Like so many holidays, Rosh Hashana, which begins the Jewish New Year on the evening of Sept. 9, features an assortment of traditional foods. Among them are carrots, pomegranates, fish and, last but not least, bread, apples and honey. Each of these has a symbolic association with the idea of plenty, prosperity, newness, beauty and sweetness — all very happy and positive bodings for the new year. I would love to go into what each means, but my editor would have a conniption if I wrote all that. Anyway, below are recipes that feature three of those very important elements of the Rosh Hashana table … apples and honey for a sweet and happy new year and challah for a prosperous one.

Apple-Honey Loaf Cake

Apple-Honey Loaf Cake

 

YIELD: Makes two 9×5×3-inch loaves.

INGREDIENTS:

1 cup sugar

1 cup vegetable oil

2 eggs

1 cup honey

1 teaspoon vanilla extract

2½ cups flour

1 teaspoon baking powder

1 teaspoon baking soda

1 teaspoon salt

1 teaspoon cinnamon

3 apples peeled, cored and shredded 

DIRECTIONS:

Preheat oven to 325 F. Grease and flour loaf pans. In a large bowl combine sugar and oil; add eggs and beat until mixture is pale yellow. Stir in ¾ cup of the honey and vanilla. In another large bowl, combine the flour, baking powder, baking soda, salt and cinnamon. Stir into egg mixture just until moistened. Fold in apples. Pour batter into loaf pans; bake 45 minutes or until cake tester inserted in middle comes out clean. Heat remaining quarter cup of honey until warm. Let cake cool 15 minutes, then invert onto plate, prick with a fork and drizzle warm honey over top. Serve with dessert wine, coffee or tea.

Holiday Challah

Holiday Challah

YIELD: Makes 2 large loaves.

INGREDIENTS:

Four ¼-ounce packages quick-rise yeast

4 cups warm (105–115 F) water

2 tablespoons salt

¾ cup sugar

1 cup vegetable shortening, melted

4 eggs

10 to 12 cups bread flour (approximate)

1 egg

¼ cup poppy seeds

DIRECTIONS:

In large bowl, sprinkle yeast over water; stir to moisten. Stir in salt, sugar, shortening and the 4 eggs. Gradually mix in flour, one cupful at a time until dough becomes slightly sticky but not wet. (You may not need all the flour.) Turn the dough onto a floured surface and knead about 10 minutes, until smooth and elastic. Grease two baking sheets and set aside. Cut dough into two equal pieces, then divide each of those pieces into 3 equal pieces. On a floured surface, roll each of the smaller pieces into a 12-inch rope about the thickness of a thumb, but thicker in the middle and thinner toward each end. For each loaf, braid the 3 ropes, pinch together and tuck under at ends. Gently pat each loaf into a circular shape and lift onto baking sheet. Cover with a damp towel let rise in a warm place until double in size, 60 to 90 minutes. Preheat oven to 350 F. Beat remaining egg with ½ teaspoon water and brush top of each loaf with mixture. Sprinkle with poppy seeds. Bake until tops are shiny and golden, about 30 minutes. Let cool before slicing.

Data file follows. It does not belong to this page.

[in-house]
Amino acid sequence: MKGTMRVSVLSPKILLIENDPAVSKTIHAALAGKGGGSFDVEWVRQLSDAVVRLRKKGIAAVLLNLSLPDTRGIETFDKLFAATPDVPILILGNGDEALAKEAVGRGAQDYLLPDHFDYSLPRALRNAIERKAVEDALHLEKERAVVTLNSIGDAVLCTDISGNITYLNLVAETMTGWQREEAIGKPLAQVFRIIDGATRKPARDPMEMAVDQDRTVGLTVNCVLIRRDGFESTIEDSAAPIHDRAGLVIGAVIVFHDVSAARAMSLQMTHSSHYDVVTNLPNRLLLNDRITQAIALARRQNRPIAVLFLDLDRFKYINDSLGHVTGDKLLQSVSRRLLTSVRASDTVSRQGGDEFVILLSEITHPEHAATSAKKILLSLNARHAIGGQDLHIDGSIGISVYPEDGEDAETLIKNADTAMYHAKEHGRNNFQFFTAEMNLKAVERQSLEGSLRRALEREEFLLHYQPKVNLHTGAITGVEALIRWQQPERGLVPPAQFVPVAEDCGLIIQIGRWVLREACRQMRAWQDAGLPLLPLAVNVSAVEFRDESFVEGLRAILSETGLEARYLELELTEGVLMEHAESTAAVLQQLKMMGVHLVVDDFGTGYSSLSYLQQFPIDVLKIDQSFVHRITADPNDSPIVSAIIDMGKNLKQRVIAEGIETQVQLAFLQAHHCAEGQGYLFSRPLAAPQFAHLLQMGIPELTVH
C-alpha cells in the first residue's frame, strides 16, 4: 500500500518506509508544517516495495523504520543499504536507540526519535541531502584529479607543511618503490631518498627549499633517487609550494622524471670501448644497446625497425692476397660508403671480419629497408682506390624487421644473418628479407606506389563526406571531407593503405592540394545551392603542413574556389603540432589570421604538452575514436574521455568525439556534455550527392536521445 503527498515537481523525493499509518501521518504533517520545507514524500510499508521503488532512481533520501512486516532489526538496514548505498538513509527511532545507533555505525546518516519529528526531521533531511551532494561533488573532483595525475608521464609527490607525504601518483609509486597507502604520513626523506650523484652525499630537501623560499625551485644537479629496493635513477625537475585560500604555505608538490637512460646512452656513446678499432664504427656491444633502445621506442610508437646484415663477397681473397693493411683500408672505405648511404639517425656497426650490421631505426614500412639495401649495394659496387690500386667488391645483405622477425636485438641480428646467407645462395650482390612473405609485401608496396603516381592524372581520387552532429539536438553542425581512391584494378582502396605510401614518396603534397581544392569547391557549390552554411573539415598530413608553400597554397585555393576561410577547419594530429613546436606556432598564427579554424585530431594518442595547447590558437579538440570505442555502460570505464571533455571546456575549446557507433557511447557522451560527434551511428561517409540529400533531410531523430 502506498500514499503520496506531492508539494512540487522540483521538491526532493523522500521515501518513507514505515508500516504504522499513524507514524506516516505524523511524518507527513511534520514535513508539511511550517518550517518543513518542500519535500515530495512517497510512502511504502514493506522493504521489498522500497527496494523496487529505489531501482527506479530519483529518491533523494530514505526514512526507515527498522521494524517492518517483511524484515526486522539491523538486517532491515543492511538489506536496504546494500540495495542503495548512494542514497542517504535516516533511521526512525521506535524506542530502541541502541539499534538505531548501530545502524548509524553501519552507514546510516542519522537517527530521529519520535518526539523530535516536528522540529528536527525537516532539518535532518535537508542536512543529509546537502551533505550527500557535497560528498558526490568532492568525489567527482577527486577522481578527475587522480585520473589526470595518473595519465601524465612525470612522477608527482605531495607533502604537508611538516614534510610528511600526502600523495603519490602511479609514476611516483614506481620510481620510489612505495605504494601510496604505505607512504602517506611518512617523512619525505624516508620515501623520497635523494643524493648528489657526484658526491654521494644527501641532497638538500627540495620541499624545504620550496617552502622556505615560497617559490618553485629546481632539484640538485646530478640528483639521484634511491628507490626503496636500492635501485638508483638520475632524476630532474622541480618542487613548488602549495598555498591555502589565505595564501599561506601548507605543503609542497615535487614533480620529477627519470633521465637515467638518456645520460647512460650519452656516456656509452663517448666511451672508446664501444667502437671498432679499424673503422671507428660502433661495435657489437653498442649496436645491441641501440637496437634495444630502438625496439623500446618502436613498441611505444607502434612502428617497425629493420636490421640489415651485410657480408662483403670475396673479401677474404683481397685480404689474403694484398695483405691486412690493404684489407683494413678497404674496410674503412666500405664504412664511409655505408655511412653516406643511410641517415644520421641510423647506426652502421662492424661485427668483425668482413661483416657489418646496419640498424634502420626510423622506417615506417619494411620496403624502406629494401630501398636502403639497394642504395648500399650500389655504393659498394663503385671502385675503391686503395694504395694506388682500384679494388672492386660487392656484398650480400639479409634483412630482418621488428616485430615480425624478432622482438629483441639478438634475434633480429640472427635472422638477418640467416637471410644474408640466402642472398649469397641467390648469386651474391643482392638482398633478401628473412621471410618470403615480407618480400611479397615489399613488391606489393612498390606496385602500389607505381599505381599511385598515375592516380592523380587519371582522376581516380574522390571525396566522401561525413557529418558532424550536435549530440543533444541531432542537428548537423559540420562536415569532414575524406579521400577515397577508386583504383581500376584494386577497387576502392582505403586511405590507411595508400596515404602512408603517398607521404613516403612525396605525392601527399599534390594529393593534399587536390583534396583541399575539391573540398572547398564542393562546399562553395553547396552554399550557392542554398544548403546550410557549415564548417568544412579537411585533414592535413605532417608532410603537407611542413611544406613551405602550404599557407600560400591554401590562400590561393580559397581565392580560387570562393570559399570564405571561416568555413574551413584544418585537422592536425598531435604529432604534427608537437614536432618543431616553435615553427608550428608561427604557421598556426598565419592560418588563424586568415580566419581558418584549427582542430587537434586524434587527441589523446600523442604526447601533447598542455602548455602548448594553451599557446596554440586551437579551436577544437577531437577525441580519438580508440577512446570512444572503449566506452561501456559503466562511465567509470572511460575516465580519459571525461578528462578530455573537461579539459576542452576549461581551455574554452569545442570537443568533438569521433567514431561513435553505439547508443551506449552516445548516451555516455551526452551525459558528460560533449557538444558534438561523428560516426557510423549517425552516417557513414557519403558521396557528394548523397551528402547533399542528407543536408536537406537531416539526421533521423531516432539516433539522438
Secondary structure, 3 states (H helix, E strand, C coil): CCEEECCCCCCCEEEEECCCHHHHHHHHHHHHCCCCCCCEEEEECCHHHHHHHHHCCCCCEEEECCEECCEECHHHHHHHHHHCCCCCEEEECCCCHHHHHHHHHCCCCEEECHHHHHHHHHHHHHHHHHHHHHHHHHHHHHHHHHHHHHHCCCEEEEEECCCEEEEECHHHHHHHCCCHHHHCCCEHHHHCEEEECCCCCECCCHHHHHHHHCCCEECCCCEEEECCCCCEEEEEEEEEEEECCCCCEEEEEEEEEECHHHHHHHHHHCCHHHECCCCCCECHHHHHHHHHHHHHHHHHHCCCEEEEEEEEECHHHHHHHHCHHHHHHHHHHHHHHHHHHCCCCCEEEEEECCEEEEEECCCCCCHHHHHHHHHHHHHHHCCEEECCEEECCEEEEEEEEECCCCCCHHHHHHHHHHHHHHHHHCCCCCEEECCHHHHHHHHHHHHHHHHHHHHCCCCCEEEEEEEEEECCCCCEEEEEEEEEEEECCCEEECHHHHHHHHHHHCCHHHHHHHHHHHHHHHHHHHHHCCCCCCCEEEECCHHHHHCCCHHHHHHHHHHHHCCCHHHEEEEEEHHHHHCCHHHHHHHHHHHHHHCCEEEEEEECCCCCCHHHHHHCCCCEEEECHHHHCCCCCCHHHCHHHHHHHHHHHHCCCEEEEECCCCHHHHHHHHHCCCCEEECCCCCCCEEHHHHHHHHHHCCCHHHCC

Residents prepare July Fourth at-home firework shows in Port Jefferson Station. Photo by Kyle Barr

By Kyle Barr

Every Fourth of July, if only for a few hours, Long Islanders create their own stars in the night sky.

If one drives down the side streets and residential neighborhoods late at night on America’s birthday, one can hear a chorus of whistles and pops from every direction. People in local neighborhoods sit in lawn chairs with their necks craned to the night sky to watch the lights flash high over their own roofs. All those involved know that, without a license, it’s illegal to own, sell and, especially, to light any fireworks in New York state, but this is Independence Day, and the date demands ceremony.

On one street in Port Jefferson Station, where locals hosted their own fireworks show, the air was suffused with a burning smoke that smelled like brimstone and burning paper. Fireworks enthusiast Louie, who agreed to comment if his last name would be withheld, along with his brother and their friends, laid out rows of mortars stretching more than 10 yards down the street. For close to two hours nonstop the fireworks illuminated the sky and onlookers cheered.

“Jones Beach does it, Bald Hill does it … why can’t we do it?” Louie said.

Louie said he has helped set off his block’s firework display for four years, and each July Fourth his group sets off more than $2,000 worth of fireworks.

Suffolk County Executive Steve Bellone (D) warned residents ahead of the holiday in a YouTube video that the county would be enacting a zero-tolerance policy for the possession, use and sale of illegal fireworks.

“We are here today to talk about the Fourth of July and how we all love to get together and celebrate,” Bellone said in the video. “We always hear about these incidents happening and they are unnecessary, preventable injuries.”

Residents prepare July Fourth at-home firework shows in Port Jefferson Station. Photo by Kyle Barr

Officials asked Suffolk residents to attend licensed firework shows going on all across the Island, rather than creating their own events. There were shows at Bald Hill, in Wading River, at Peconic Riverfront in Riverhead, on East Beach in Port Jefferson, on Shelter Island and at the Long Island Ducks stadium in Bethpage, to name a few.

Suffolk County is stricter on fireworks than other parts of the state. While New York passed a law in January that made owning sparklers legal, in Suffolk owning a sparkler remains a misdemeanor. Owning certain fireworks, like the M-80s, which were originally designed by the United States military to simulate gunfire, or the mortar-type of fireworks, is a Class E felony subject to up to four years in prison.

Several individuals were arrested this year and charged with crimes of possessing and selling fireworks. In June, a Medford man was arrested for having $100,000 worth of fireworks in a storage facility. Later that same month, an Oakdale man was arrested for bringing $2,000 worth of fireworks home from Pennsylvania and selling them online.

“We take it very seriously,” 4th Precinct Capt. Kevin Williams said at the June 1 Smithtown Town board meeting. “All fireworks are illegal, and that includes sparklers. Some of the larger fireworks that we see today, the M-80 fireworks or the mortars that people shoot up, those are designated as explosives under New York State Labor Law.”